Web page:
If something can't go on forever, it won't. Simple, right? And yet, the notion that things will always continue to trend as they are is a common fallacy, and leads to real estate bubbles and the collapse of monetary systems.
However, this is a relatively recent trend, and we forget how many ancient civilizations had sophisticated capabilities that have been lost to us, or that we have had to recreate from scratch. They rose, they fell, they lost the recipe. Historians continue to analyze why the great civilizations declined, but once large, complex internal structures form, they begin to differentiate into interest groups that no longer have it as their principal goal to perform their greater function, but rather to maintain or grow their share of the resources flowing through the machinery. When a system fails this way, we call this "collapsing under its own weight."
|The best case scenario?|
Now imagine that this technology is sufficiently far advanced from our own that it facilitates almost anything we can imagine and much that we can't. Those who have access and some measure of control of it may appear to us to be masters of time, space and matter, when in fact they are less sophisticated than we are, and are experiencing the breakdown and decay of their inherited civilization. We don't know how old such a civilization could be, but if it reaches a point of long term stability, I know of no inherent reason that it can't be millions of years old.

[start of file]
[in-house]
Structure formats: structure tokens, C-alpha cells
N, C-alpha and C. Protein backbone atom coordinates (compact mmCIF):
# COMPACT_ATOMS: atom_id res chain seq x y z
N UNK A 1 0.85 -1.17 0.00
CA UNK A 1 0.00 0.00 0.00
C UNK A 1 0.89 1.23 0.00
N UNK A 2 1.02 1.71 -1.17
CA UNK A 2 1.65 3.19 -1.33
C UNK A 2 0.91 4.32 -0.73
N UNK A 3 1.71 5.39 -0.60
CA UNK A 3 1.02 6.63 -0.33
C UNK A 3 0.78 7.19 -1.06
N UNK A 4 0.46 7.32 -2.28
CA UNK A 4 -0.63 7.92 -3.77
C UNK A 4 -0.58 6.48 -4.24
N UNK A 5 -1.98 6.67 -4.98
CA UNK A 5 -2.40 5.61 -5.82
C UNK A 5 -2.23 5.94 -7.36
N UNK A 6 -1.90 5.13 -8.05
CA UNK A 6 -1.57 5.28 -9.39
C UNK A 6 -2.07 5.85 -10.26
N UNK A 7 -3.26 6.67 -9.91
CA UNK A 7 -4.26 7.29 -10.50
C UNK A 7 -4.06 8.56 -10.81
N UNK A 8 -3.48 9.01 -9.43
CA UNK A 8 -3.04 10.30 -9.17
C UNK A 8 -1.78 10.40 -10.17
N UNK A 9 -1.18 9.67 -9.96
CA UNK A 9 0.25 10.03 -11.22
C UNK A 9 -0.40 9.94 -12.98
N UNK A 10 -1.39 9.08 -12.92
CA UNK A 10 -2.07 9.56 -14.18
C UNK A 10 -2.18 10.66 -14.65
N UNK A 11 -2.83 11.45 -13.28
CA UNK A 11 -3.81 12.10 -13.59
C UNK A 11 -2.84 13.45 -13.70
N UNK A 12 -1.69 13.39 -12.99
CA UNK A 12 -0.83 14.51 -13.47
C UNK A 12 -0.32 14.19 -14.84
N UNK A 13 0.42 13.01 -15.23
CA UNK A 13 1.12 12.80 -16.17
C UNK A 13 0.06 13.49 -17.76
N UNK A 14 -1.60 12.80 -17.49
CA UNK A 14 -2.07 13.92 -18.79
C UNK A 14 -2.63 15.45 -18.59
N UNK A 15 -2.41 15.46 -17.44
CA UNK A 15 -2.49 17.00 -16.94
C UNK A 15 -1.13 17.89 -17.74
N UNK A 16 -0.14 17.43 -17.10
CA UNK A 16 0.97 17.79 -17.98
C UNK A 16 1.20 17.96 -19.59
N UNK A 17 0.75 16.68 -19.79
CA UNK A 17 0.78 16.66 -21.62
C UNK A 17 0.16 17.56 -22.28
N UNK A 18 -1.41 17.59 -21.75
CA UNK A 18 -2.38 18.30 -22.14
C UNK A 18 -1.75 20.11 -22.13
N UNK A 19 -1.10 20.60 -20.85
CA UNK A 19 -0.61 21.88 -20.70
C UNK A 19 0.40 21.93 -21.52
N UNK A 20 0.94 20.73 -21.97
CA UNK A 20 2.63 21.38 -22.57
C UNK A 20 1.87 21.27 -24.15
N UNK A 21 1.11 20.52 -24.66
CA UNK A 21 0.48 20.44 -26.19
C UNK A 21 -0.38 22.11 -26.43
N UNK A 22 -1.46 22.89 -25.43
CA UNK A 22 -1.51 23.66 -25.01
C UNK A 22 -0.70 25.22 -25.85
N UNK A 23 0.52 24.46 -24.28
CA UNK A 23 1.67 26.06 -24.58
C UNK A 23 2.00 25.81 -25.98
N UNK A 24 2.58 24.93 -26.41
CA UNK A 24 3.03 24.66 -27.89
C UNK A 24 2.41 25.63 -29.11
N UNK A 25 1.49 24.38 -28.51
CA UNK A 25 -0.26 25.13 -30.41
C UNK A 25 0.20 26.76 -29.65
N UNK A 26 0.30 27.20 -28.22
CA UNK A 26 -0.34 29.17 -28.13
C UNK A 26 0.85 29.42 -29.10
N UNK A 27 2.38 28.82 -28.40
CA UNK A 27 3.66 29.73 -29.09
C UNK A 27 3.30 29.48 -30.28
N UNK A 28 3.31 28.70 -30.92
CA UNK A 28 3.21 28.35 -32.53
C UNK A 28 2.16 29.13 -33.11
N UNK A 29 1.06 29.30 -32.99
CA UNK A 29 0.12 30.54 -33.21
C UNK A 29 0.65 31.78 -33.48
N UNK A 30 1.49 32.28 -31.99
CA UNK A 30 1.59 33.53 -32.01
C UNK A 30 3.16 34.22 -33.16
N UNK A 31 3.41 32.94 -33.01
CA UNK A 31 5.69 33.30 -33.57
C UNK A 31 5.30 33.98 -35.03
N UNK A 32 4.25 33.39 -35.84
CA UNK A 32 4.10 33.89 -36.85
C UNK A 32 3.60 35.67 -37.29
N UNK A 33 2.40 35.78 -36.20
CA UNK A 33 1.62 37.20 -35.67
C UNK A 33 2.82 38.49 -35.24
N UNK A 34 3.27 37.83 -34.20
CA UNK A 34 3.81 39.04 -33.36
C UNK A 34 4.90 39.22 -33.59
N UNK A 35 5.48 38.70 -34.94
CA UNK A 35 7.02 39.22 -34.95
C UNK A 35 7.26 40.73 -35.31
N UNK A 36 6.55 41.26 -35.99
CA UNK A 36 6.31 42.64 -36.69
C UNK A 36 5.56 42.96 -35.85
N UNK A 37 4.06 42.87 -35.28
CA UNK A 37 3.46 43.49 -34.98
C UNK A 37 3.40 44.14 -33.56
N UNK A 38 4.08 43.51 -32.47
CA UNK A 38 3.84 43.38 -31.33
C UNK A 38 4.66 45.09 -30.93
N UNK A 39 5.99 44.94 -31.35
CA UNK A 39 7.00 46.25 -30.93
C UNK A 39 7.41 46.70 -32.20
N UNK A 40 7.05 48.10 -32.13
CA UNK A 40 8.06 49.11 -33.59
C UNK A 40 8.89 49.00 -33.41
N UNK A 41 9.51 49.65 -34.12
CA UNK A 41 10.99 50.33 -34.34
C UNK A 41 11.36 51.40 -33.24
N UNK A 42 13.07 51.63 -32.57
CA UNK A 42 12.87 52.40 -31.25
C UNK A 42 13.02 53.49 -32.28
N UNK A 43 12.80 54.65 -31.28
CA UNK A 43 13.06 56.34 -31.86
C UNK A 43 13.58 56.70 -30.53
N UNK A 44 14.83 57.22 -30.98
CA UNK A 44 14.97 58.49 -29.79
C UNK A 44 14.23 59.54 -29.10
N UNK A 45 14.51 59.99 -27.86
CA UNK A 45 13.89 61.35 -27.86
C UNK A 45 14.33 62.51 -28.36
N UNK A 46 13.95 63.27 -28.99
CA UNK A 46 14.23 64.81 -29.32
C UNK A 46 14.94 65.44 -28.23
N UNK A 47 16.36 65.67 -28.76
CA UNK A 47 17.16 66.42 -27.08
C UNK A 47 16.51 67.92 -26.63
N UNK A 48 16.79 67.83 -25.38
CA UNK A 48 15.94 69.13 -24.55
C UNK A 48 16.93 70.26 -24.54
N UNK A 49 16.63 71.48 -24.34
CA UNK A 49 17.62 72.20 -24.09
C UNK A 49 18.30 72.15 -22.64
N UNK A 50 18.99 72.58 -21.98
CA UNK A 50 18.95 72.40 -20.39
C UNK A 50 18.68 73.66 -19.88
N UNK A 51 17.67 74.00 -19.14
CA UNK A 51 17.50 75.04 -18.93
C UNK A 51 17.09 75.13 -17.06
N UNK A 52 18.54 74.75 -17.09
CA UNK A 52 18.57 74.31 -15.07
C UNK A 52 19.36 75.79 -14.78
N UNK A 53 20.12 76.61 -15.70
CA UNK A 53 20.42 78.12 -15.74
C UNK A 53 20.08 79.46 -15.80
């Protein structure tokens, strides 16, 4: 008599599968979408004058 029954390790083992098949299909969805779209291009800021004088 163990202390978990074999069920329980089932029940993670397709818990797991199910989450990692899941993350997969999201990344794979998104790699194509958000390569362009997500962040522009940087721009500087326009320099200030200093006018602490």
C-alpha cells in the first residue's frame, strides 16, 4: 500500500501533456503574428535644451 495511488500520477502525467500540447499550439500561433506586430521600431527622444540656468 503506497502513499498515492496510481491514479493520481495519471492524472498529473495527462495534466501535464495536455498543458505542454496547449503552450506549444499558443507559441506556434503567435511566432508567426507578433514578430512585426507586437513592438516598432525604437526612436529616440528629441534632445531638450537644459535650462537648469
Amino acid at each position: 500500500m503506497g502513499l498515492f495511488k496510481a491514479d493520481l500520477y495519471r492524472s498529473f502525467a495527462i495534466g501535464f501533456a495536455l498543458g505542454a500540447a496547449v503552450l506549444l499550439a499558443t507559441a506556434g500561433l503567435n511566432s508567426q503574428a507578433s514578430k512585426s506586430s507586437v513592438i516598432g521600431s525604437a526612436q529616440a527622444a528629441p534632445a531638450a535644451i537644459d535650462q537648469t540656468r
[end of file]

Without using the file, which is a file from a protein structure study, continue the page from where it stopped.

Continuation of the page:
Such a decline could take a complex trajectory. There could be successful efforts to recover some of the lost infrastructural knowledge. These will, after all, be descendants of the clever beings who cut the technology loose in the first place, and they may still be partially or entirely biological. However, countless generations with every need catered to and all selective pressures removed could result in beings that can no longer properly fend for themselves in an unsheltered environment. They will need to cobble together whatever is left of their infrastructure in order to survive.
So, what this series of posts is about is: what might the observables of a once Superior Community in decline be, and would they be more or less inclined to reach out to a younger civilization like us? We'll go over some candidate observables in Part 2.
Dream of the Open Channel by Paul Carr is licensed under a Creative Commons Attribution-ShareAlike 3.0 Unported License.